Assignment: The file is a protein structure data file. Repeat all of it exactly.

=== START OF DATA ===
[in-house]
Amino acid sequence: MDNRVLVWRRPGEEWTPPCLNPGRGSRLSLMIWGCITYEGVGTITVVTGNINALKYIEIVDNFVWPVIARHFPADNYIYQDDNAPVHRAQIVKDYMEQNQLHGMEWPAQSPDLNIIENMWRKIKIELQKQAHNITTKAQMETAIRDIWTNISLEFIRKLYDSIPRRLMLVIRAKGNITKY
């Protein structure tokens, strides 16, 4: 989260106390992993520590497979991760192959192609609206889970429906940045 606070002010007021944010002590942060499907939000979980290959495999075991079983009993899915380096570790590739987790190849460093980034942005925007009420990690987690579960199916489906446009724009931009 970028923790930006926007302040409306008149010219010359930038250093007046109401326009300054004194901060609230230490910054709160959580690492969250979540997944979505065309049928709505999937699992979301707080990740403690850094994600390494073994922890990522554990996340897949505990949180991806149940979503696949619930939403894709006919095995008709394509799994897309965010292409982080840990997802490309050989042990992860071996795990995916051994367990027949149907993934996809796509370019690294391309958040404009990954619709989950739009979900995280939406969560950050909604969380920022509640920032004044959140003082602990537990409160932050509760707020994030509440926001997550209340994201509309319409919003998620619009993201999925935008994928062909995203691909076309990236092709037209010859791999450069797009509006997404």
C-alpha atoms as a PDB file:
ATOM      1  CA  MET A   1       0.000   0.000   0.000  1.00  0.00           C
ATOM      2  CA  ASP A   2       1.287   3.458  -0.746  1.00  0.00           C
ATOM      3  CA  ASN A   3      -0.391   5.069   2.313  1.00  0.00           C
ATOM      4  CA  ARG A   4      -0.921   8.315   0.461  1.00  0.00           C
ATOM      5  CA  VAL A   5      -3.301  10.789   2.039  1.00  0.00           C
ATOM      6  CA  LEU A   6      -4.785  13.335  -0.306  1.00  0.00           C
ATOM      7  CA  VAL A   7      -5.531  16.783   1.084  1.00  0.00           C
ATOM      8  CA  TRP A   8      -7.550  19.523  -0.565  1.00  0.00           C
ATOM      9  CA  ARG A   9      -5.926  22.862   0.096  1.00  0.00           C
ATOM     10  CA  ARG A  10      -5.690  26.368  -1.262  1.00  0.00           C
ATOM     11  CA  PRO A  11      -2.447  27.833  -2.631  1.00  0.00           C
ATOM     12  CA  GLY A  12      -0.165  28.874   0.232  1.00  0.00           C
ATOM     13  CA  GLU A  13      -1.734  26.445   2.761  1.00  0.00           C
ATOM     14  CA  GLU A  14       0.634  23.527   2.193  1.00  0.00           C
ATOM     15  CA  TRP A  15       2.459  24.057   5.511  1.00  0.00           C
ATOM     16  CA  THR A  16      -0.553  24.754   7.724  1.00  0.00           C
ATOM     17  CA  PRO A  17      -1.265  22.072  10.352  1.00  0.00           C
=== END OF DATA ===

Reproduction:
[in-house]
Amino acid sequence: MDNRVLVWRRPGEEWTPPCLNPGRGSRLSLMIWGCITYEGVGTITVVTGNINALKYIEIVDNFVWPVIARHFPADNYIYQDDNAPVHRAQIVKDYMEQNQLHGMEWPAQSPDLNIIENMWRKIKIELQKQAHNITTKAQMETAIRDIWTNISLEFIRKLYDSIPRRLMLVIRAKGNITKY
């Protein structure tokens, strides 16, 4: 989260106390992993520590497979991760192959192609609206889970429906940045 606070002010007021944010002590942060499907939000979980290959495999075991079983009993899915380096570790590739987790190849460093980034942005925007009420990690987690579960199916489906446009724009931009 970028923790930006926007302040409306008149010219010359930038250093007046109401326009300054004194901060609230230490910054709160959580690492969250979540997944979505065309049928709505999937699992979301707080990740403690850094994600390494073994922890990522554990996340897949505990949180991806149940979503696949619930939403894709006919095995008709394509799994897309965010292409982080840990997802490309050989042990992860071996795990995916051994367990027949149907993934996809796509370019690294391309958040404009990954619709989950739009979900995280939406969560950050909604969380920022509640920032004044959140003082602990537990409160932050509760707020994030509440926001997550209340994201509309319409919003998620619009993201999925935008994928062909995203691909076309990236092709037209010859791999450069797009509006997404």
C-alpha atoms as a PDB file:
ATOM      1  CA  MET A   1       0.000   0.000   0.000  1.00  0.00           C
ATOM      2  CA  ASP A   2       1.287   3.458  -0.746  1.00  0.00           C
ATOM      3  CA  ASN A   3      -0.391   5.069   2.313  1.00  0.00           C
ATOM      4  CA  ARG A   4      -0.921   8.315   0.461  1.00  0.00           C
ATOM      5  CA  VAL A   5      -3.301  10.789   2.039  1.00  0.00           C
ATOM      6  CA  LEU A   6      -4.785  13.335  -0.306  1.00  0.00           C
ATOM      7  CA  VAL A   7      -5.531  16.783   1.084  1.00  0.00           C
ATOM      8  CA  TRP A   8      -7.550  19.523  -0.565  1.00  0.00           C
ATOM      9  CA  ARG A   9      -5.926  22.862   0.096  1.00  0.00           C
ATOM     10  CA  ARG A  10      -5.690  26.368  -1.262  1.00  0.00           C
ATOM     11  CA  PRO A  11      -2.447  27.833  -2.631  1.00  0.00           C
ATOM     12  CA  GLY A  12      -0.165  28.874   0.232  1.00  0.00           C
ATOM     13  CA  GLU A  13      -1.734  26.445   2.761  1.00  0.00           C
ATOM     14  CA  GLU A  14       0.634  23.527   2.193  1.00  0.00           C
ATOM     15  CA  TRP A  15       2.459  24.057   5.511  1.00  0.00           C
ATOM     16  CA  THR A  16      -0.553  24.754   7.724  1.00  0.00           C
ATOM     17  CA  PRO A  17      -1.265  22.072  10.352  1.00  0.00           C